The Art of listening

Digital audio workstations have been a fantastic addition to radio production over this past decade. We can now do more manipulating and ‘reflangerlating’ of sound than ever before, AND do it in lightning speed.


One art to our work flow that I fear has been lost within the new generation of radio producer is the ‘art of listening’. Yes, this sounds a strange comment to make considering that we are in the ‘audio business’. Let me explain:

In the mid-to-late 90’s when we moved from analog tape machines to computer workstations, the process of closing your eyes and really listening to the stereo image protruding from the speaker boxes, was replaced with computer-visual-mixing tools … Pro Tools, Adobe Audition, Nuendo, DSP (for those of you who remember). We draw lines on a screen now, where we once touched faders and moved them to fit the music bed to the voiceover.

I’m shocked at how automated radio production has become. With commercials and promos now expected to be turned around at record speed to hit client deadlines I understand that it is not always possible to spend a great amount of time playing a mix through over and over.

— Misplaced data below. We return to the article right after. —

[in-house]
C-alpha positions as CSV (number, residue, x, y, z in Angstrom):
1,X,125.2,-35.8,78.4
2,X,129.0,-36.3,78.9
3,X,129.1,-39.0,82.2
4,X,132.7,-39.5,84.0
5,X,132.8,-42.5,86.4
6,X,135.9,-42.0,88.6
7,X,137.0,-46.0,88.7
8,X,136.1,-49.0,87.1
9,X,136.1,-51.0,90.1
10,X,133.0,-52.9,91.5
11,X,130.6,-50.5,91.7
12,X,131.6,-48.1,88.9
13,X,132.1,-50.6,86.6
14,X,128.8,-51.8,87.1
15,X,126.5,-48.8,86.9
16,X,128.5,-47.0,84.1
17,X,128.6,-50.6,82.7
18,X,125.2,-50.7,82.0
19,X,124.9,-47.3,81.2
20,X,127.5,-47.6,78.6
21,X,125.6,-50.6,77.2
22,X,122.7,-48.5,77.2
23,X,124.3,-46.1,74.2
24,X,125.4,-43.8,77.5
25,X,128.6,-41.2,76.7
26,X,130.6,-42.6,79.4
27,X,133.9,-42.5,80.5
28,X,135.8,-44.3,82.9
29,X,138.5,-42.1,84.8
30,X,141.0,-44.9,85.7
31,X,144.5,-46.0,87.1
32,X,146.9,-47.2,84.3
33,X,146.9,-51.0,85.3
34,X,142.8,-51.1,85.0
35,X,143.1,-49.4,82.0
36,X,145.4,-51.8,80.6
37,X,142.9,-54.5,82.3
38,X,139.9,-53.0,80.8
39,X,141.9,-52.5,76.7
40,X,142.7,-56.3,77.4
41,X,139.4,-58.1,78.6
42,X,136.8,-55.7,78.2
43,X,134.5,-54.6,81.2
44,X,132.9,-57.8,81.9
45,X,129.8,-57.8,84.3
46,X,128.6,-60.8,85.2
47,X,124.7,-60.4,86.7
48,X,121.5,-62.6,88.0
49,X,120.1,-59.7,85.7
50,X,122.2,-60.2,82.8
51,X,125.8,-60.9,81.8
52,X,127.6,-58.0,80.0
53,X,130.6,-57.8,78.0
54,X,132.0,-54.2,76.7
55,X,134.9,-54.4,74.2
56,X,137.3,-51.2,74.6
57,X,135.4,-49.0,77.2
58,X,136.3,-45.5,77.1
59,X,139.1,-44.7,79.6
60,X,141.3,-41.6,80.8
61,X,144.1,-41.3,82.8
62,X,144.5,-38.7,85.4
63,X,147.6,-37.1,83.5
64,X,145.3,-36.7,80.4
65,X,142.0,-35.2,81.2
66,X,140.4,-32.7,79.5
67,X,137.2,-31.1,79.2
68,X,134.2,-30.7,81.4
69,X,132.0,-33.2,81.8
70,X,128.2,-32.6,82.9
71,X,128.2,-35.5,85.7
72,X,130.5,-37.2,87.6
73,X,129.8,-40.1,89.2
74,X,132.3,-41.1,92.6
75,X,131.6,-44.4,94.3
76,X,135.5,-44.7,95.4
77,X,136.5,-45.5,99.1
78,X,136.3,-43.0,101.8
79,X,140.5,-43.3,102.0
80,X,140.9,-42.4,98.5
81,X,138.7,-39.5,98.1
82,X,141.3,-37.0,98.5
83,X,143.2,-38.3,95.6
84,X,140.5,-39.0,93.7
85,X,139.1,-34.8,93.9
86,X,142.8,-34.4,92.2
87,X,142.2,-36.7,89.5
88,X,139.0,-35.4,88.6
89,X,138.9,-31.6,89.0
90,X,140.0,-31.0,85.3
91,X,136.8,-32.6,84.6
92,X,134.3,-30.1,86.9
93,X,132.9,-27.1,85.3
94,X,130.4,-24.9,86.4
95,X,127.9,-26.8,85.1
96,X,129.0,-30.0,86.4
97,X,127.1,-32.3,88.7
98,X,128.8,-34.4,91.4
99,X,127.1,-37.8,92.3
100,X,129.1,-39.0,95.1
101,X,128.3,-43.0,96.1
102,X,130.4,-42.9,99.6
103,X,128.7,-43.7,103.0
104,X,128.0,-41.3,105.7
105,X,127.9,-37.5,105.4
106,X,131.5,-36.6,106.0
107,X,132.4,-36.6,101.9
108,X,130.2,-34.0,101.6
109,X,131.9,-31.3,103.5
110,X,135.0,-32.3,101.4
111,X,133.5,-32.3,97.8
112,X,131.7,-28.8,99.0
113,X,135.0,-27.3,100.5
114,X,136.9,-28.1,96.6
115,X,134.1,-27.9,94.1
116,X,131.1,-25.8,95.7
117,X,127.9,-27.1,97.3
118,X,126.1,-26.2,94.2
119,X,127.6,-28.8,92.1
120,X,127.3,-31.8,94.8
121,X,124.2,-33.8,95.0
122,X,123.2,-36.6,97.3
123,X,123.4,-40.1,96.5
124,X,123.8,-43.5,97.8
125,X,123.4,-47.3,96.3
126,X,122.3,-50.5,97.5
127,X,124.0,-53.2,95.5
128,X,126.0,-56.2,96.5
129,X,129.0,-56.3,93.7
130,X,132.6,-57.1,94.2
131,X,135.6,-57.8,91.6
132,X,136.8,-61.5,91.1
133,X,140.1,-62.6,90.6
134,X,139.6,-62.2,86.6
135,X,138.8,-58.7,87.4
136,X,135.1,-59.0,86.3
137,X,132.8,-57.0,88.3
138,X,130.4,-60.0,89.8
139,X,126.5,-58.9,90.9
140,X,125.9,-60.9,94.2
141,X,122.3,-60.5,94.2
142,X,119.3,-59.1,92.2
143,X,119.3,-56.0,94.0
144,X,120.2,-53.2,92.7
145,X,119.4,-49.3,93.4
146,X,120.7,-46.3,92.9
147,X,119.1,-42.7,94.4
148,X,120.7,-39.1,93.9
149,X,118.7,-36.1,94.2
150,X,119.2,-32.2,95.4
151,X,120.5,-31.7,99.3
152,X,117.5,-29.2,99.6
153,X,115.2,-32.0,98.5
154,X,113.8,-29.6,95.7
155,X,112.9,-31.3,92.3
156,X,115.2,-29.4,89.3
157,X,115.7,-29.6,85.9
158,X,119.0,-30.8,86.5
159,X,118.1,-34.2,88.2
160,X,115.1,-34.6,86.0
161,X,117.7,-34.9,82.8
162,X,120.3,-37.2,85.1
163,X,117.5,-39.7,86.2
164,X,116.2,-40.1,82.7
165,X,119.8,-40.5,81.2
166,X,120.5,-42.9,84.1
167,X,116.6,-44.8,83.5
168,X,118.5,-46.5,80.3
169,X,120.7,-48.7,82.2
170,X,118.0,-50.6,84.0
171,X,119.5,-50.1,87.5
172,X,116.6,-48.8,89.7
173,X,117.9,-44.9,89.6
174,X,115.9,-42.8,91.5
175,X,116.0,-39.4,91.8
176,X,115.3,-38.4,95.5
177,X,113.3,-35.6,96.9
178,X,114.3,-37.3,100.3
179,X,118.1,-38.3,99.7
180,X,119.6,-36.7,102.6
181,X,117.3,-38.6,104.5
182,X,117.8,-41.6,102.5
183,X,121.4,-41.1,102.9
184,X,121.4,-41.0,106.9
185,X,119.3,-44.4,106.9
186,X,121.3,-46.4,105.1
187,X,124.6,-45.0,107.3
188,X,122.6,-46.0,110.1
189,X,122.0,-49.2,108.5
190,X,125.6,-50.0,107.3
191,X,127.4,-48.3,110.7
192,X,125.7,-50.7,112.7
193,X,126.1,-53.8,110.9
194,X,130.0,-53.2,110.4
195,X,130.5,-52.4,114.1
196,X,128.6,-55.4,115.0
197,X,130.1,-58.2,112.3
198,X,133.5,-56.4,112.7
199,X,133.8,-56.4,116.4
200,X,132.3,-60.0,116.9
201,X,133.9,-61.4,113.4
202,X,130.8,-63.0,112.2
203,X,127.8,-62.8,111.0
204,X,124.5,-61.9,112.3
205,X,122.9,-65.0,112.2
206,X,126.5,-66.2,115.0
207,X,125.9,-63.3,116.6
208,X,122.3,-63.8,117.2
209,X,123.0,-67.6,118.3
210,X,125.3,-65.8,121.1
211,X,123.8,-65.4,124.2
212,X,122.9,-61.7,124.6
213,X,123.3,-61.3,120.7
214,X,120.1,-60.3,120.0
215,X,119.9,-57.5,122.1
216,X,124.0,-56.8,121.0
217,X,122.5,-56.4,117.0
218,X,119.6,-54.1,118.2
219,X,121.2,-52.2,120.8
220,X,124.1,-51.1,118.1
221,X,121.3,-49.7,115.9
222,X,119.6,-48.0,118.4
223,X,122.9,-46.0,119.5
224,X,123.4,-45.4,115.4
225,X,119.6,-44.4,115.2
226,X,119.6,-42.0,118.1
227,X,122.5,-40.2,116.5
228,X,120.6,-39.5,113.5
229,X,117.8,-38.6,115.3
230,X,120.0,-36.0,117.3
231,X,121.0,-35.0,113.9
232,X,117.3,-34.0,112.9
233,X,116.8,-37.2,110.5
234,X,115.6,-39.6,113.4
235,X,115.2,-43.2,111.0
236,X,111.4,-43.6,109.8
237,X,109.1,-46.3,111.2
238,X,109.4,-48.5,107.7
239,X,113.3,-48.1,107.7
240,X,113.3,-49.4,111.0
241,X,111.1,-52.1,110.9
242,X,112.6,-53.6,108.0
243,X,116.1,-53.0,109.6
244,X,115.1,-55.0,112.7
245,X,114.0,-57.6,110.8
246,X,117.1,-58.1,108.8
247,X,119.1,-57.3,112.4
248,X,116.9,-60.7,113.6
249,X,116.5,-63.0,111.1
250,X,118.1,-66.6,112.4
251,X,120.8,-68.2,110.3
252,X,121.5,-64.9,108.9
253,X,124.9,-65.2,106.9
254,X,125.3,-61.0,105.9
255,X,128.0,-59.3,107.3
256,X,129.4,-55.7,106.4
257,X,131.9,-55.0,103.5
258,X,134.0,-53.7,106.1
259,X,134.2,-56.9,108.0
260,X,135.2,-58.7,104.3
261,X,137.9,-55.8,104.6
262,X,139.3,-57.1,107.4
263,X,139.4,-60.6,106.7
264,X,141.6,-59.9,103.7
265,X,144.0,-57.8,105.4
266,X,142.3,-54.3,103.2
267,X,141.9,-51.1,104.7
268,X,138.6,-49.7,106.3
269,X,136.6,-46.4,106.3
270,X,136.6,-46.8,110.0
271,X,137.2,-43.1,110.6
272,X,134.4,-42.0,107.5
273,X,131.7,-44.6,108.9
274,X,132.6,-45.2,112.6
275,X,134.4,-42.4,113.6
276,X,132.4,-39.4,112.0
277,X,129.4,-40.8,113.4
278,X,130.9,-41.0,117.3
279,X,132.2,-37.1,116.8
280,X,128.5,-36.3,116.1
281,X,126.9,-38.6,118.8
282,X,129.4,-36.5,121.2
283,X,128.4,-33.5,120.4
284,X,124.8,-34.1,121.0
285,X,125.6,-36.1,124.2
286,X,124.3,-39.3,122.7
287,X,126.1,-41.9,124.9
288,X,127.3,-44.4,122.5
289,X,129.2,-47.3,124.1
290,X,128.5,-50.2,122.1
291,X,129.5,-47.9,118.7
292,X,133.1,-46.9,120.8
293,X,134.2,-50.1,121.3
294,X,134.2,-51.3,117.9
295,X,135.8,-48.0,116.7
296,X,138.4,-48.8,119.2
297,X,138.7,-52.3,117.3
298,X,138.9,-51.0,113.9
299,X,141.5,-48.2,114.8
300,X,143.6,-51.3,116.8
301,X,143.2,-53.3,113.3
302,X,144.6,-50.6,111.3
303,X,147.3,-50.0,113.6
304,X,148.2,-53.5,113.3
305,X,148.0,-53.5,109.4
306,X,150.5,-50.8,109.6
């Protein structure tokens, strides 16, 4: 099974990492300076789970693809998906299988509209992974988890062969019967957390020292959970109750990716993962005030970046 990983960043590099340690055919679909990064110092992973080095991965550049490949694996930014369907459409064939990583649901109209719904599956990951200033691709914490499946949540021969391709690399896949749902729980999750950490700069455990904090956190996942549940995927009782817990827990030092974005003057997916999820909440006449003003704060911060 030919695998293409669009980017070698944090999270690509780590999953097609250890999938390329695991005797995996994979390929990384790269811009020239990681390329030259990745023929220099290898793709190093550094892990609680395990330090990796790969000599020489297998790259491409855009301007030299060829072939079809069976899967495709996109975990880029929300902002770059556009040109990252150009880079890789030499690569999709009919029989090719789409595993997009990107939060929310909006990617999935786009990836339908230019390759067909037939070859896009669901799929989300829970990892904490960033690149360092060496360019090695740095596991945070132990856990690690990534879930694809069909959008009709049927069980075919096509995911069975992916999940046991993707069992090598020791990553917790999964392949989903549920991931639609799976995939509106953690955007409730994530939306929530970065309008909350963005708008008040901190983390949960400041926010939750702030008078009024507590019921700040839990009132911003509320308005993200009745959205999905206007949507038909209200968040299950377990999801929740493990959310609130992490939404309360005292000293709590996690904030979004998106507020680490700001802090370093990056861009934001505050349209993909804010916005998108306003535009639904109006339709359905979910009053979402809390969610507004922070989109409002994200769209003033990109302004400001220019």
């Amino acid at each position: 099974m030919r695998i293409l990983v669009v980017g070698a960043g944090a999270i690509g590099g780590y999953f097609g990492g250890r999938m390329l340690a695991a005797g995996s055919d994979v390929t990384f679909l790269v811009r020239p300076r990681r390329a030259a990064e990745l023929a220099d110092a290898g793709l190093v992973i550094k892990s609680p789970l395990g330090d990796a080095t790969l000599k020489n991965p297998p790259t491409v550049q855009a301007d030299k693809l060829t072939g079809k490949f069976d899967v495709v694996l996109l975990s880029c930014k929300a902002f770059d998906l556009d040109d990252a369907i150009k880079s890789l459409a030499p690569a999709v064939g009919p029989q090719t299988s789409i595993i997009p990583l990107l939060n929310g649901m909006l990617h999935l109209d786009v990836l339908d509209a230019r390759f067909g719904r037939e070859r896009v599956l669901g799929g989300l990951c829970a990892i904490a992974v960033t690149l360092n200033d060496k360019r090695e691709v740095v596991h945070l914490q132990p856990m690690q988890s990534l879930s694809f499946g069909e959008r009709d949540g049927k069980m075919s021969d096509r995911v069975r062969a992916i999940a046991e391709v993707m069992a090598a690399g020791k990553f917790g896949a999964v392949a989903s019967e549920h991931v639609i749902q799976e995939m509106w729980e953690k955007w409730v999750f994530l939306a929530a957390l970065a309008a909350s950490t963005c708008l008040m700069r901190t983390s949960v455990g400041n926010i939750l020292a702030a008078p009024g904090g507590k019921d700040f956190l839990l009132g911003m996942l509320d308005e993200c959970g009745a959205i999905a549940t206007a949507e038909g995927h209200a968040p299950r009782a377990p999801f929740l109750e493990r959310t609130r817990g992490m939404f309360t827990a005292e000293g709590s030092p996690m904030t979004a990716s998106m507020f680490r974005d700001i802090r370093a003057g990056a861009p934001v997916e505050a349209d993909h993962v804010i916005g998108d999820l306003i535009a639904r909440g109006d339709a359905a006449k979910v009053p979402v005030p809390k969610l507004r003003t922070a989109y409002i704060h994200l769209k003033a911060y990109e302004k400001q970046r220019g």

One of the masters at mixing radio production, Steve Hunt, taught me many years ago the ‘art of listening’ to a mix. Steve would spend an enormous amount of time listening back to the mix. Loud, soft, through different speakers, he would finesse the faders until he was satisfied (and proud) with the sound mix.

So … my challenge to you today. Spend some time moving faders, not drawing lines on a screen, and you will start to reclaim this lost ‘art of listening’.

If you don’t have time to do it right, when will you have time to do it over?



Daryl Missen is an audio branding professional in radio and television production.


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